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Board is named for Tar Creek
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Board is named for Tar Creek

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Democratic state Rep. Larry Roberts of Miami will head the relocation trust for families in the area.

PICHER -- An Ottawa County lawmaker will lead a trust overseeing a $5 million relocation plan for families living in the Tar Creek Superfund site.

State Rep. Larry Roberts, D-Miami, has been named chairman of the Lead-Impacted Communities Relocation Assistance Trust. The nine-member trust will oversee the state-sponsored voluntary buyout plan.

Gov. Brad Henry appointed the members of the trust Tuesday, one day before legislation creating the plan -- Senate Bil 1490 -- takes effect.

The bill authorizes a buyout for families with children 6 years old and younger who are living in the most hazardous part of the abandoned mining area in northeastern Oklahoma.

"The appointment of the trust authority brings us one step closer to accepting applications and moving eligible families and their children out of the area," Henry said.

"The sooner we can get them out of harm's way the better."

The buyout plan will give eligible families a fair market value for their homes, while renters will be given rent money to move out of the lead-polluted area. Landlords also will receive compensation for the loss of renters.

Wednesday would have been the first day that Tar Creek families could apply for the buyout. However, the relocation trust's first meeting is scheduled for Sept. 8.

The committee will then begin accepting applications from families living in Picher and Cardin, two small towns at the center of the Superfund site, the Governor's Office said.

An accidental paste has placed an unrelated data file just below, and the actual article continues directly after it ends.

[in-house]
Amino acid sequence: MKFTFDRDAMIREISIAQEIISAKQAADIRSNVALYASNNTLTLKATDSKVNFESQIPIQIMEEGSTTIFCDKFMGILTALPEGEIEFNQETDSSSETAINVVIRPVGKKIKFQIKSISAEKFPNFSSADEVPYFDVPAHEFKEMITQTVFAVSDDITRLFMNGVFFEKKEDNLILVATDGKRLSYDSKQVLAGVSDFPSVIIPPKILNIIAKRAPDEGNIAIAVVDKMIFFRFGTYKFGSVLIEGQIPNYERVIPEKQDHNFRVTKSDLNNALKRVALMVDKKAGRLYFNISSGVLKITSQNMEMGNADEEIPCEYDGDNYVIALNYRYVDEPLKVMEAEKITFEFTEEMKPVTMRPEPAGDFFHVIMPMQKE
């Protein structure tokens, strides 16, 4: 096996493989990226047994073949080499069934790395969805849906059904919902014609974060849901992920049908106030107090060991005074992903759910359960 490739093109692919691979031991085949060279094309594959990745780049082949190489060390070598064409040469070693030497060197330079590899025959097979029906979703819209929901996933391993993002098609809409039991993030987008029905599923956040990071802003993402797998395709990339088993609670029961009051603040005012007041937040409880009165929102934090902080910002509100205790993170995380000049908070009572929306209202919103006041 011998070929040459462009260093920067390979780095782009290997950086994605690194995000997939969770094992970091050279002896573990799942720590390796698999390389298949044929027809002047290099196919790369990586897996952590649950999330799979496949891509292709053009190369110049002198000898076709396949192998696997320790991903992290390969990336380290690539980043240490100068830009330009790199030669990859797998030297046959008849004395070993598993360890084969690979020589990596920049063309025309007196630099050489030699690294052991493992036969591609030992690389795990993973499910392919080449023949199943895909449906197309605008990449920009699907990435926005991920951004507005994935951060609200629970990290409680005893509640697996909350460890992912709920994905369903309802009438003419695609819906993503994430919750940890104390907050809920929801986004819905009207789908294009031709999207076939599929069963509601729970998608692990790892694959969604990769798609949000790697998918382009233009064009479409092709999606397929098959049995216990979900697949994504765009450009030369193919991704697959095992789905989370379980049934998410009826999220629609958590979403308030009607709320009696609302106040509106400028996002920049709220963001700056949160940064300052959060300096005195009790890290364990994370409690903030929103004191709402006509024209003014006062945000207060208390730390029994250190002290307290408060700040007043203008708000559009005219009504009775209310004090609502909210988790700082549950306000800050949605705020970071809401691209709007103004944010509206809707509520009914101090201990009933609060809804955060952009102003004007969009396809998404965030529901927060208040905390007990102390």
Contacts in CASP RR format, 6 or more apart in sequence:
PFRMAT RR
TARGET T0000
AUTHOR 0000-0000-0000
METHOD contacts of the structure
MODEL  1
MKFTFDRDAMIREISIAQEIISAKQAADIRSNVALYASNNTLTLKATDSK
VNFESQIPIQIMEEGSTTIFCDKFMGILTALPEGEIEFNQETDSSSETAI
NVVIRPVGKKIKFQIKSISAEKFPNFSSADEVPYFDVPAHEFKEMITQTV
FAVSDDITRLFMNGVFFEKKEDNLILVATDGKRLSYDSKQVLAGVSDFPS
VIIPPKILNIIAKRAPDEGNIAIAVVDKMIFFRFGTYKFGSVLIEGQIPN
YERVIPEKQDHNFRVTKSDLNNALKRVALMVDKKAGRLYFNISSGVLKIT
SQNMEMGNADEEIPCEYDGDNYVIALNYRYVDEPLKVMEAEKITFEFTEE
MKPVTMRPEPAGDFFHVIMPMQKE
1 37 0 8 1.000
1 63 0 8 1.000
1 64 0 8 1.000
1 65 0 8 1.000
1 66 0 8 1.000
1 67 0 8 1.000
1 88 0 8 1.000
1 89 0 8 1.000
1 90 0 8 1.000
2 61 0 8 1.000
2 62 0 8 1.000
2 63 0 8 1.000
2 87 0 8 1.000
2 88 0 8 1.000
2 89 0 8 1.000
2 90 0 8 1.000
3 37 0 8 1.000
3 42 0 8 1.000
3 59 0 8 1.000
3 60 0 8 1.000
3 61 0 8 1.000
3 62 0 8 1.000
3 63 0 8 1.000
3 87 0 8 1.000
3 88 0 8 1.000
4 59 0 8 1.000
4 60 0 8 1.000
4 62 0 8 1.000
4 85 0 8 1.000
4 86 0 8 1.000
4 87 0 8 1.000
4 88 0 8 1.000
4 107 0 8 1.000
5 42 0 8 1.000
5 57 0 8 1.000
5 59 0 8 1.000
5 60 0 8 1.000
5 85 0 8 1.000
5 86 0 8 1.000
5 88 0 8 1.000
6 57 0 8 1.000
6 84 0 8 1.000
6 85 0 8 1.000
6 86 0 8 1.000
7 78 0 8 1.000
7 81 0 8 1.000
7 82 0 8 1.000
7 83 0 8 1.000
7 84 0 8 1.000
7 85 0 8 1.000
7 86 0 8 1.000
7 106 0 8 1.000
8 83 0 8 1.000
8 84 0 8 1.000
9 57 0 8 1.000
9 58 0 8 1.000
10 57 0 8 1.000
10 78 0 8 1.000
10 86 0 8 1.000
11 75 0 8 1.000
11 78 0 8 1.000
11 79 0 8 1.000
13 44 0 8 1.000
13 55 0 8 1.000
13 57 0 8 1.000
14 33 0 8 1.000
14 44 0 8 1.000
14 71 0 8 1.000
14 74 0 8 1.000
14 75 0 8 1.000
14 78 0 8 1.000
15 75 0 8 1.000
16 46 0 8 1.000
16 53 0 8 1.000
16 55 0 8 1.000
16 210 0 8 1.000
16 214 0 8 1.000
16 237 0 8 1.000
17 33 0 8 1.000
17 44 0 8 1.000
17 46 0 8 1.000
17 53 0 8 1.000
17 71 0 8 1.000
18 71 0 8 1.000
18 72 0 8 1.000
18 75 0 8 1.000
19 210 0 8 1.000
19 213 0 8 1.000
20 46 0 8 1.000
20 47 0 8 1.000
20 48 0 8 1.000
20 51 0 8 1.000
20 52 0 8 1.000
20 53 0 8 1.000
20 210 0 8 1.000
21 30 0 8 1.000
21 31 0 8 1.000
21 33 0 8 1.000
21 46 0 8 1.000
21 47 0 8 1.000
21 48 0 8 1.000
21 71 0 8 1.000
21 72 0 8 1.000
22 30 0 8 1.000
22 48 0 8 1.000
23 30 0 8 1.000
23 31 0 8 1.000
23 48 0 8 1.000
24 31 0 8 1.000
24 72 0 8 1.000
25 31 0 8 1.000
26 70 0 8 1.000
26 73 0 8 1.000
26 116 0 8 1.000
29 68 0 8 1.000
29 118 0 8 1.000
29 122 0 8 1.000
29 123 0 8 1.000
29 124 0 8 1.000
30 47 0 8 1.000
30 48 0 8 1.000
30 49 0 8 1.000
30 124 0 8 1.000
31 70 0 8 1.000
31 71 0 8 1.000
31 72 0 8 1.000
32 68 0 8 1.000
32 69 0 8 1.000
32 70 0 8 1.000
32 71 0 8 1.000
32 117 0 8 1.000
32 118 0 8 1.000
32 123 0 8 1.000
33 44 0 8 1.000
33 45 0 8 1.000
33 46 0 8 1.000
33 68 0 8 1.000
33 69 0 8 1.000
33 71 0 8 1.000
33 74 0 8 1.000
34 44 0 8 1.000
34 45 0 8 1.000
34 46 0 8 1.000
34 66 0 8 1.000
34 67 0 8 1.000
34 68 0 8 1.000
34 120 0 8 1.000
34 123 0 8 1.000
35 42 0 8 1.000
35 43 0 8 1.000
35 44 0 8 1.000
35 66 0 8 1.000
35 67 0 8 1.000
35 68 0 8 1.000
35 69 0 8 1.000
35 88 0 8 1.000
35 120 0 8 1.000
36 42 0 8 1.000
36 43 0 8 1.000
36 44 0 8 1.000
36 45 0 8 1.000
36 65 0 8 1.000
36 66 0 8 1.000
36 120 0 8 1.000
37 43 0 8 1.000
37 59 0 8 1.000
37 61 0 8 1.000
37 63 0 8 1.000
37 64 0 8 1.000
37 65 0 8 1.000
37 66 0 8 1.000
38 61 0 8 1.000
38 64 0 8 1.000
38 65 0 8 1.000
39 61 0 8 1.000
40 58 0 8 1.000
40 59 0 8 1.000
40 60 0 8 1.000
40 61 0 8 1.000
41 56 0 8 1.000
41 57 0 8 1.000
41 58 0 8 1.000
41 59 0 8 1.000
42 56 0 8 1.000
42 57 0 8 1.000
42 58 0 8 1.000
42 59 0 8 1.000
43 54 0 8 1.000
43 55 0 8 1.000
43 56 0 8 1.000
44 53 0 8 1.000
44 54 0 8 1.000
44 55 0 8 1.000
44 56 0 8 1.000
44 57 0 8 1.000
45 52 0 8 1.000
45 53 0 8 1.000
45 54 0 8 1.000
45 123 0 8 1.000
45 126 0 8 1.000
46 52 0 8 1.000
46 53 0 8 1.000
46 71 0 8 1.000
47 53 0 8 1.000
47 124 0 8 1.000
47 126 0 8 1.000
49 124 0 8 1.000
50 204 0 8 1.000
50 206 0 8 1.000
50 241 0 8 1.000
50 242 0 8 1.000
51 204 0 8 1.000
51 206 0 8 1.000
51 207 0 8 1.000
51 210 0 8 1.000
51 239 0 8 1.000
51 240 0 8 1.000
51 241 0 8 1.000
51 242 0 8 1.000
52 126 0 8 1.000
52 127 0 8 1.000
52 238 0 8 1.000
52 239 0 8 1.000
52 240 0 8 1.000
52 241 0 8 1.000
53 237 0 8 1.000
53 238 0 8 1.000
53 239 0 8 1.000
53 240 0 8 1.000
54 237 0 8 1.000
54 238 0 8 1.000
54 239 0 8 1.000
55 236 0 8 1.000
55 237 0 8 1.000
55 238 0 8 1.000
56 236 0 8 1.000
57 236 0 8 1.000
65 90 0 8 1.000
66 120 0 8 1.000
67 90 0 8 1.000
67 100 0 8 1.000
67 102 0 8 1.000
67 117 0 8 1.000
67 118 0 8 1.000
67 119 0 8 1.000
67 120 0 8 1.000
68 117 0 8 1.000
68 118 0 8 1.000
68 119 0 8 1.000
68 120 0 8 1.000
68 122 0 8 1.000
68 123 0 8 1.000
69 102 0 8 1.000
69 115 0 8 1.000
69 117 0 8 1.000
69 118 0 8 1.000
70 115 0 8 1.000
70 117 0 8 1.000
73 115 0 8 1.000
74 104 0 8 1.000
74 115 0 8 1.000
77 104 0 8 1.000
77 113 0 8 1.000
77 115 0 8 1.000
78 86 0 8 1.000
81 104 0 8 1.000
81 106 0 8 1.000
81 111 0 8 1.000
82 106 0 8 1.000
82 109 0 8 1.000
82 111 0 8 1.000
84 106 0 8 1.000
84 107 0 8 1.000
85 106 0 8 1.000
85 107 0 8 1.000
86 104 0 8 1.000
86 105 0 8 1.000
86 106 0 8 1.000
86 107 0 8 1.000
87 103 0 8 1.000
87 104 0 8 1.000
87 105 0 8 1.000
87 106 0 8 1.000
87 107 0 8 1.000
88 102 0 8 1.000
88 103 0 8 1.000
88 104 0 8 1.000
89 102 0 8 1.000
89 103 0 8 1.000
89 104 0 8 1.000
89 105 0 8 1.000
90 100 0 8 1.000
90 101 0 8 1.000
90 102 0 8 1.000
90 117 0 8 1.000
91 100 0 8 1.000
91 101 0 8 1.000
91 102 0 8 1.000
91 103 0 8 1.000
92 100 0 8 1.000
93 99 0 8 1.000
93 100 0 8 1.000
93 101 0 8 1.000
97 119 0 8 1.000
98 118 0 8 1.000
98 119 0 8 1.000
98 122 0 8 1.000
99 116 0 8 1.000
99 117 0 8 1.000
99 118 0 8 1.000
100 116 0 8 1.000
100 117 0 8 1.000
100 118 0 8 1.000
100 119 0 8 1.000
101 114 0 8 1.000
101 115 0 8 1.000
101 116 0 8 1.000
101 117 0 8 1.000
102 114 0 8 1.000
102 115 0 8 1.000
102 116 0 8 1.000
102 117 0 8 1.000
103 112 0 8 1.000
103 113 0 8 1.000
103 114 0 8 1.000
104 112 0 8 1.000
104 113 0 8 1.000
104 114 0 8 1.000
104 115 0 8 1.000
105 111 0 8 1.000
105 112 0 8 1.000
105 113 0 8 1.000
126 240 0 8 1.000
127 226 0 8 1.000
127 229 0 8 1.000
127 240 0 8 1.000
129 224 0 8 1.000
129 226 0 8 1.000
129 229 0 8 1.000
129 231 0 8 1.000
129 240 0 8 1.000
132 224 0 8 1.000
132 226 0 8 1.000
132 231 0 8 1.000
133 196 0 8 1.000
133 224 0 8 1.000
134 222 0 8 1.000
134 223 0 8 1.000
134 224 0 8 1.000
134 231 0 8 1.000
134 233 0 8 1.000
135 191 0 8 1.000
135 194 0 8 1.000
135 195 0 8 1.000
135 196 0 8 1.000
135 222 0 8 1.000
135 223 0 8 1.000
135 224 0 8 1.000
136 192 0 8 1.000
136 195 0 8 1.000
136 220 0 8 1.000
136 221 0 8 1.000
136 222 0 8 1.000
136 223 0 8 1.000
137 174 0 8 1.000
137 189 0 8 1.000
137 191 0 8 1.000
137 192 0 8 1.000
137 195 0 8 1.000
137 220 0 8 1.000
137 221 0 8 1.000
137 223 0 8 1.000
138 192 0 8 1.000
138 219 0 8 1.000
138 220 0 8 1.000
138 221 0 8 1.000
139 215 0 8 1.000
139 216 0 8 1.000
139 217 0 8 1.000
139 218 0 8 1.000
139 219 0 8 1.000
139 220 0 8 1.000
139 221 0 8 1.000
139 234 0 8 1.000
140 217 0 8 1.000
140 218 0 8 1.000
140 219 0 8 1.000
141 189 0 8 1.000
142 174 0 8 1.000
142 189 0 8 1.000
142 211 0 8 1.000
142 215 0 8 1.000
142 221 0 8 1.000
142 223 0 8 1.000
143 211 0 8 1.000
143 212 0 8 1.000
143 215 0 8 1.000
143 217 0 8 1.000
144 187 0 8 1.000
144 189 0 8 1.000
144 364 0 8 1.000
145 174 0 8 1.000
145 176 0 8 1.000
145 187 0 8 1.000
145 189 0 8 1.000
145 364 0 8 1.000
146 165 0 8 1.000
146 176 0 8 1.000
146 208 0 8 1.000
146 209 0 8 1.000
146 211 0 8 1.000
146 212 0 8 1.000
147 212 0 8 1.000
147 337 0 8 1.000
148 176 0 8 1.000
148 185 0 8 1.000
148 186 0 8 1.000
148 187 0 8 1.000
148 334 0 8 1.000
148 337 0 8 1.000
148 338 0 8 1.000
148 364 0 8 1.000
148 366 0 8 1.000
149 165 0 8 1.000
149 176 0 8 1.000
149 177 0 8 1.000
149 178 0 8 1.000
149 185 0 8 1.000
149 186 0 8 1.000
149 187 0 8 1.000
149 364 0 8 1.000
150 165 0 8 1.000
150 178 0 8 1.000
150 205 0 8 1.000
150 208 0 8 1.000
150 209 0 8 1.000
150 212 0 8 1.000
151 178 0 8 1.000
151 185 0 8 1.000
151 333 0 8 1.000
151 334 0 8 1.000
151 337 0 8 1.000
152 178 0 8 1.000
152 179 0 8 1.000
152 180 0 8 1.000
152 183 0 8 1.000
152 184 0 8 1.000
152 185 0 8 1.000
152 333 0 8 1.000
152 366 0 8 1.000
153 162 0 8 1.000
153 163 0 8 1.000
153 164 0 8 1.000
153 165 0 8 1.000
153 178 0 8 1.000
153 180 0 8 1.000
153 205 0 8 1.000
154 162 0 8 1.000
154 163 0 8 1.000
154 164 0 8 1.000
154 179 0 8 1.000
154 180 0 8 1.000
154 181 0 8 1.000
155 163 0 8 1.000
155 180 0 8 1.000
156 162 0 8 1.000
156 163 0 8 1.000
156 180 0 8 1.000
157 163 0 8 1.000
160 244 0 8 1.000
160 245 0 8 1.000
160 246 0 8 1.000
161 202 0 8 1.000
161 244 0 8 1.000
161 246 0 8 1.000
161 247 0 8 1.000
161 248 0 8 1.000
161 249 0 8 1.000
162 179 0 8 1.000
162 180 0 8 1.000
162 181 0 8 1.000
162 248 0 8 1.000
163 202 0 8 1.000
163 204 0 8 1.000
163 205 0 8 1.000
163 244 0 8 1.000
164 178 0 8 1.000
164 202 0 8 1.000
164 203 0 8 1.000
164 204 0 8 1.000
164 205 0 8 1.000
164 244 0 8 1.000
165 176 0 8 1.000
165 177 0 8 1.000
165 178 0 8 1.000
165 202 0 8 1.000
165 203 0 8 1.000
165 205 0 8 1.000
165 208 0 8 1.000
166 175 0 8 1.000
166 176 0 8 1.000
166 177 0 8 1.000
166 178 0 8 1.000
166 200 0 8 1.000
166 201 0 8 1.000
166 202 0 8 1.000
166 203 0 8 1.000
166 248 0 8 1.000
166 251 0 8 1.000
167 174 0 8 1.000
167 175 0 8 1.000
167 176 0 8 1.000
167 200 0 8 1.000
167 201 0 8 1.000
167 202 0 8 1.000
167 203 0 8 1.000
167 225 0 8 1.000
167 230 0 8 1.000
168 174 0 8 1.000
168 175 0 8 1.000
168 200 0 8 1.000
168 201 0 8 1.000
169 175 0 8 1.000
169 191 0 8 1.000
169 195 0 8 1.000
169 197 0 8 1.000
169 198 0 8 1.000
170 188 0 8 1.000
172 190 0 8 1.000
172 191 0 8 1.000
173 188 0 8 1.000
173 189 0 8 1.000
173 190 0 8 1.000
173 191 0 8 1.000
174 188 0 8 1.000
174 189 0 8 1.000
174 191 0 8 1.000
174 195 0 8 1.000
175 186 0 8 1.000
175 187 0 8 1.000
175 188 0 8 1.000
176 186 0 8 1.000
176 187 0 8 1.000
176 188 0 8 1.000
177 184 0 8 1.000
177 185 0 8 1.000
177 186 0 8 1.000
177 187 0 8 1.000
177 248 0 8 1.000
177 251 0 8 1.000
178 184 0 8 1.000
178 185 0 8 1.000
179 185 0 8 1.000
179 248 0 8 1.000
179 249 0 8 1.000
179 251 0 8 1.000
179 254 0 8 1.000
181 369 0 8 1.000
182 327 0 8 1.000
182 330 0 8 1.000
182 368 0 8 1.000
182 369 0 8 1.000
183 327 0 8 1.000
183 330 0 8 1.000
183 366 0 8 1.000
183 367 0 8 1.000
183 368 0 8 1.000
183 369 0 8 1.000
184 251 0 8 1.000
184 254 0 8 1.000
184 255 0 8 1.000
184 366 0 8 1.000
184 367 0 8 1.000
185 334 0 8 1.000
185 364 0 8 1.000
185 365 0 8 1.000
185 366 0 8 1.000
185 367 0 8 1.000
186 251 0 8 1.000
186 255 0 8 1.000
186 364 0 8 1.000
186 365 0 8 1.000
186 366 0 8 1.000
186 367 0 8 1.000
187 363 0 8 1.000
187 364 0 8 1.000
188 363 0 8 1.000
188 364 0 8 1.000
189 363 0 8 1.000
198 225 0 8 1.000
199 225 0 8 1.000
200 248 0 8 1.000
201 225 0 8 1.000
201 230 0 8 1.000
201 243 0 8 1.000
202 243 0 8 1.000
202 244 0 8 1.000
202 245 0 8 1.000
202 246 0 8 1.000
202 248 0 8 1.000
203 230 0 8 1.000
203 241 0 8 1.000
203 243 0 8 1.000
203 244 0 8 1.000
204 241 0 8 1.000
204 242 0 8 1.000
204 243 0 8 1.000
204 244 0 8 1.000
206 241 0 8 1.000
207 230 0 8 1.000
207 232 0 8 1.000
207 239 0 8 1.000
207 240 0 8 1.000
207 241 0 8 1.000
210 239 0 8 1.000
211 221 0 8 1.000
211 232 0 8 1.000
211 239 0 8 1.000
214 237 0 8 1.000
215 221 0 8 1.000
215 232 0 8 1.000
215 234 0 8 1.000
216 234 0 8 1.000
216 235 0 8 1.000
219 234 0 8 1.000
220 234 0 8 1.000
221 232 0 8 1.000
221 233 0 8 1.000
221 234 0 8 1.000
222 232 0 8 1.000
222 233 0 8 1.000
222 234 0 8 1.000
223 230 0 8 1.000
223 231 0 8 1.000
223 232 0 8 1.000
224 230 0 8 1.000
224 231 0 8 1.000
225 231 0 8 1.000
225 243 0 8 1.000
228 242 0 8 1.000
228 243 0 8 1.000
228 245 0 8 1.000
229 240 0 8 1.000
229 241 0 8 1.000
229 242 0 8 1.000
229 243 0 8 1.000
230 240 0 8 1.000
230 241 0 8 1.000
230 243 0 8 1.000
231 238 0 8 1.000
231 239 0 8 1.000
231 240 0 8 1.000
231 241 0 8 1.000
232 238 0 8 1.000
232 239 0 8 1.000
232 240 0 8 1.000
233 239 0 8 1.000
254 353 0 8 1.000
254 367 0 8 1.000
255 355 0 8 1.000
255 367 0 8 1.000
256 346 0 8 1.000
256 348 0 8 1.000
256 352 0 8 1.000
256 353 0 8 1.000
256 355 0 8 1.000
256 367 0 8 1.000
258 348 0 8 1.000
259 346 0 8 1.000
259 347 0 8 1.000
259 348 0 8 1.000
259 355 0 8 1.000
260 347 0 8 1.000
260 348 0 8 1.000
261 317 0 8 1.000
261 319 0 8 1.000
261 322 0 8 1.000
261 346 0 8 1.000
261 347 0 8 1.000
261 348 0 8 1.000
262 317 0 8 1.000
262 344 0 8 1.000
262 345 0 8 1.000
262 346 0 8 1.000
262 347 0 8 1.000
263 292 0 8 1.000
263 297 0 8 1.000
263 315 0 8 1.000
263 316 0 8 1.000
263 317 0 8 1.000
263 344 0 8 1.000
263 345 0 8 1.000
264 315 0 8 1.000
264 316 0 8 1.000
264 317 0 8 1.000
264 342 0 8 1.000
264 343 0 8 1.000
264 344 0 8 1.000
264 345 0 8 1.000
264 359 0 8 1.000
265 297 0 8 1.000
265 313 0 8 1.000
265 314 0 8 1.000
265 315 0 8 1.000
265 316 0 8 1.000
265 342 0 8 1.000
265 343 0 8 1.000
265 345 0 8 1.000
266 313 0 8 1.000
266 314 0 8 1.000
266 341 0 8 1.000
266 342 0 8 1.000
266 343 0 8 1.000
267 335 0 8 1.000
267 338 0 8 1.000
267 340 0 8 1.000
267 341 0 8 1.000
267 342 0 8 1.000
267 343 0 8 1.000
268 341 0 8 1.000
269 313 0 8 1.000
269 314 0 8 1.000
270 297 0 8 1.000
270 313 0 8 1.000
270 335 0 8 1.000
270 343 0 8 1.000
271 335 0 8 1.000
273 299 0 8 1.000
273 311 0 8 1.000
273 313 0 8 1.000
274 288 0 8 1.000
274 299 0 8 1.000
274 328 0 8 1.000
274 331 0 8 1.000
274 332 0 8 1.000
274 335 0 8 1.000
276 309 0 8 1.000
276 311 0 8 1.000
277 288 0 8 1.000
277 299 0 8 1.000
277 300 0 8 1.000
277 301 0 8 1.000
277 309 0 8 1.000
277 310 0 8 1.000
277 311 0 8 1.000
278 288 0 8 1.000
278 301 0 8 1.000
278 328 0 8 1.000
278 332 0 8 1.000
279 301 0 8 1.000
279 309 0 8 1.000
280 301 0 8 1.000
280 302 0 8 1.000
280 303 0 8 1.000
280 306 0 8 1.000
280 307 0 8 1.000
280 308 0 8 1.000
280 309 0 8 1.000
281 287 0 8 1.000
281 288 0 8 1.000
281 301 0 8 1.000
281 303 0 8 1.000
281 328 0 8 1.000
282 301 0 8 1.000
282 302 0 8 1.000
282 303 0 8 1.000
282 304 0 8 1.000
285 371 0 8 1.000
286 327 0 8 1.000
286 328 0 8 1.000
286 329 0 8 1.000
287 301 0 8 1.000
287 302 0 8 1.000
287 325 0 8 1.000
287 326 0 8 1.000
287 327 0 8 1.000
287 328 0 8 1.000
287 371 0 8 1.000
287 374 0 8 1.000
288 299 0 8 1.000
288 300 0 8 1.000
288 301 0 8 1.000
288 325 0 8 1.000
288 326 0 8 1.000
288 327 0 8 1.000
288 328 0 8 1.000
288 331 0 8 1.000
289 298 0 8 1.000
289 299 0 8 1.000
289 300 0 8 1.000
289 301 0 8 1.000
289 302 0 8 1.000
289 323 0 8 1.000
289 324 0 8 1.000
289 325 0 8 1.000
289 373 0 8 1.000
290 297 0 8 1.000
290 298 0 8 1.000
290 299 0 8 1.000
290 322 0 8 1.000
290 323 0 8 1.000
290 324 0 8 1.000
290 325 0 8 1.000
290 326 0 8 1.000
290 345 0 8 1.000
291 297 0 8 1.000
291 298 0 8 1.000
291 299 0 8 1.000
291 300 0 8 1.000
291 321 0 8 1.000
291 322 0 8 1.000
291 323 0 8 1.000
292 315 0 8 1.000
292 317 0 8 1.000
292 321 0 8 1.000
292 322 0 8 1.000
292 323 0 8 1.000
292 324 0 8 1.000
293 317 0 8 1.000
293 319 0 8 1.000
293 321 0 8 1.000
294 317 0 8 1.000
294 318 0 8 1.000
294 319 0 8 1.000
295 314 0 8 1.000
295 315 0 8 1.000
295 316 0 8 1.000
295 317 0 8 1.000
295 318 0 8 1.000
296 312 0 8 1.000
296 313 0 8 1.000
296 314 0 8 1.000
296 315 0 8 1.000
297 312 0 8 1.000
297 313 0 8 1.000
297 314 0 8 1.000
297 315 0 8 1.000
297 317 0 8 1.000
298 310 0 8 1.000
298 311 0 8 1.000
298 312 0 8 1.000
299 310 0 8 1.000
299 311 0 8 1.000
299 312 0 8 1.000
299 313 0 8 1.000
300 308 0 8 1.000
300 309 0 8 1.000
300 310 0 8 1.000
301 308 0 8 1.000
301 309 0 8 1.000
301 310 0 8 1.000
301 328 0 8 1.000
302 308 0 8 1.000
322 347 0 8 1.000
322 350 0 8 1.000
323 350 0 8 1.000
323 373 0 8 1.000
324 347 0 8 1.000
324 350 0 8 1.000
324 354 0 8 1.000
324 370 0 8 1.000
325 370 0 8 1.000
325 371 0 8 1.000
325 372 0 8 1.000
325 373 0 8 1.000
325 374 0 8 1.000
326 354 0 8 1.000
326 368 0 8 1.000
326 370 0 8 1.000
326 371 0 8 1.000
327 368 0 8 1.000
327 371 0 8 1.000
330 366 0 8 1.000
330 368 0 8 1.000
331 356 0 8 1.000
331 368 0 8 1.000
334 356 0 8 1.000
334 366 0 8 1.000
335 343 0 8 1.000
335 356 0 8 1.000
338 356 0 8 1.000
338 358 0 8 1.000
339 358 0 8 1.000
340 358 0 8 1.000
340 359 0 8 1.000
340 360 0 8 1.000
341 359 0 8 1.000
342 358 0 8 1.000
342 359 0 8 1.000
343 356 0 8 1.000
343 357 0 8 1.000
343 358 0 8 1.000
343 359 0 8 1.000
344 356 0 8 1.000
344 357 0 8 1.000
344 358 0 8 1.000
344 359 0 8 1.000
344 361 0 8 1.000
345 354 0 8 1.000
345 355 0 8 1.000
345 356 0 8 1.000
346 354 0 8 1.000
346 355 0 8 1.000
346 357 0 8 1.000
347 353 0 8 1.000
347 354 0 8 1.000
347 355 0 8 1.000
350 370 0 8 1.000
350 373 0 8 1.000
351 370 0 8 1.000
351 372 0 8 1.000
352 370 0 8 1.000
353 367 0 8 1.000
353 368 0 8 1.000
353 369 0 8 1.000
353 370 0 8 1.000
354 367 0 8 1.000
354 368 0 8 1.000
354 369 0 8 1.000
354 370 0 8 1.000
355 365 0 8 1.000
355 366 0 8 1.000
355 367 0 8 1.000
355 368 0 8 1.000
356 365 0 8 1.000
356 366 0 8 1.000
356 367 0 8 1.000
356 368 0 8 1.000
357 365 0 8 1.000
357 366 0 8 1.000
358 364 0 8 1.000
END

Henry said the composition of the panel creates greater control of the relocation trust by Tar Creek residents.

"They know their communities best, and I want them involved at every stage of the implementation process," he said.

An estimated 100 families living in Picher and Cardin could qualify for the voluntary relocation.

Committee member John Sparkman said he wants to get buyout applications distributed to qualifying Tar Creek families quickly.

He said the trust must first settle some basic questions about the boundaries of the buyout area and about handling land and houses that are acquired by the trust.

"We have several questions to answer, and one of them involves the boundaries for the families in smaller areas just outside Picher and Cardin," Sparkman said. "Where do you draw the line?"

SB 1490 states that families with small children living in the "most affected areas" of the Superfund site qualify for buyout assistance.

The bill says the relocation trust will determine the best appropriate use for the public for property that is acquired by the trust in the process of buying out affected properties.

Research indicates that children age 6 and younger are at risk for the kind of lead exposure that has commonly occurred at the Tar Creek mining sites.

Lead exposure in children is believed to cause health problems, including learning disabilities.


Trust members

Members of the Lead-Impacted Communities Relocation Assistance Trust:

Rep. Larry Roberts, chairman

Eddie Wyant, Ottawa County district attorney

Sam Freeman, mayor, Picher

Mike McCoy, trustee, Cardin

John Sparkman, executive director, Picher Housing Authority

Dr. Mark Osborn, Miami, Okla.

Bob Walker, superintendent, Picher-Cardin Schools

Anne Woody, executive director, Oklahoma Real Estate Commission

Tamara Summerfield, member, Quapaw Tribal Business Council.


Omer Gillham 581-8301

omer.gillham@tulsaworld.com

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